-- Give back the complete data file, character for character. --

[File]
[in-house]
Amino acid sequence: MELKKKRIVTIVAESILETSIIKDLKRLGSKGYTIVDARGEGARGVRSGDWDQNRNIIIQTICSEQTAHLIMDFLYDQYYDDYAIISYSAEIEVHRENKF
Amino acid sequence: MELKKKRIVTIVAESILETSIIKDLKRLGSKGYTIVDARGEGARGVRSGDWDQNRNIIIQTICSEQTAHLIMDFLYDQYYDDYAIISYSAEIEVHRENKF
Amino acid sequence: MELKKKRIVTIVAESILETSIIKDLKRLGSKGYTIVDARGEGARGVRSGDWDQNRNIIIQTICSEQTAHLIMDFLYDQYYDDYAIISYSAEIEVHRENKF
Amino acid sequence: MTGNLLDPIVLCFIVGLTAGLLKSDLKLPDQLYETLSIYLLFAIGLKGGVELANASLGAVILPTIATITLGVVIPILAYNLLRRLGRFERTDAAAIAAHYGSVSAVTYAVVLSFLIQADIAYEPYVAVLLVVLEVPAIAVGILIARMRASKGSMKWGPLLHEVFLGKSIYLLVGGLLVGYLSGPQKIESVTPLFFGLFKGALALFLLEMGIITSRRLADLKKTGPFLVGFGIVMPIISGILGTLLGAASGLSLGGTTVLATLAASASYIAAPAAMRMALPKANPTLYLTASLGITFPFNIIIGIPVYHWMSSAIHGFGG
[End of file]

[in-house]
Amino acid sequence: MELKKKRIVTIVAESILETSIIKDLKRLGSKGYTIVDARGEGARGVRSGDWDQNRNIIIQTICSEQTAHLIMDFLYDQYYDDYAIISYSAEIEVHRENKF
Amino acid sequence: MELKKKRIVTIVAESILETSIIKDLKRLGSKGYTIVDARGEGARGVRSGDWDQNRNIIIQTICSEQTAHLIMDFLYDQYYDDYAIISYSAEIEVHRENKF
Amino acid sequence: MELKKKRIVTIVAESILETSIIKDLKRLGSKGYTIVDARGEGARGVRSGDWDQNRNIIIQTICSEQTAHLIMDFLYDQYYDDYAIISYSAEIEVHRENKF
Amino acid sequence: MTGNLLDPIVLCFIVGLTAGLLKSDLKLPDQLYETLSIYLLFAIGLKGGVELANASLGAVILPTIATITLGVVIPILAYNLLRRLGRFERTDAAAIAAHYGSVSAVTYAVVLSFLIQADIAYEPYVAVLLVVLEVPAIAVGILIARMRASKGSMKWGPLLHEVFLGKSIYLLVGGLLVGYLSGPQKIESVTPLFFGLFKGALALFLLEMGIITSRRLADLKKTGPFLVGFGIVMPIISGILGTLLGAASGLSLGGTTVLATLAASASYIAAPAAMRMALPKANPTLYLTASLGITFPFNIIIGIPVYHWMSSAIHGFGG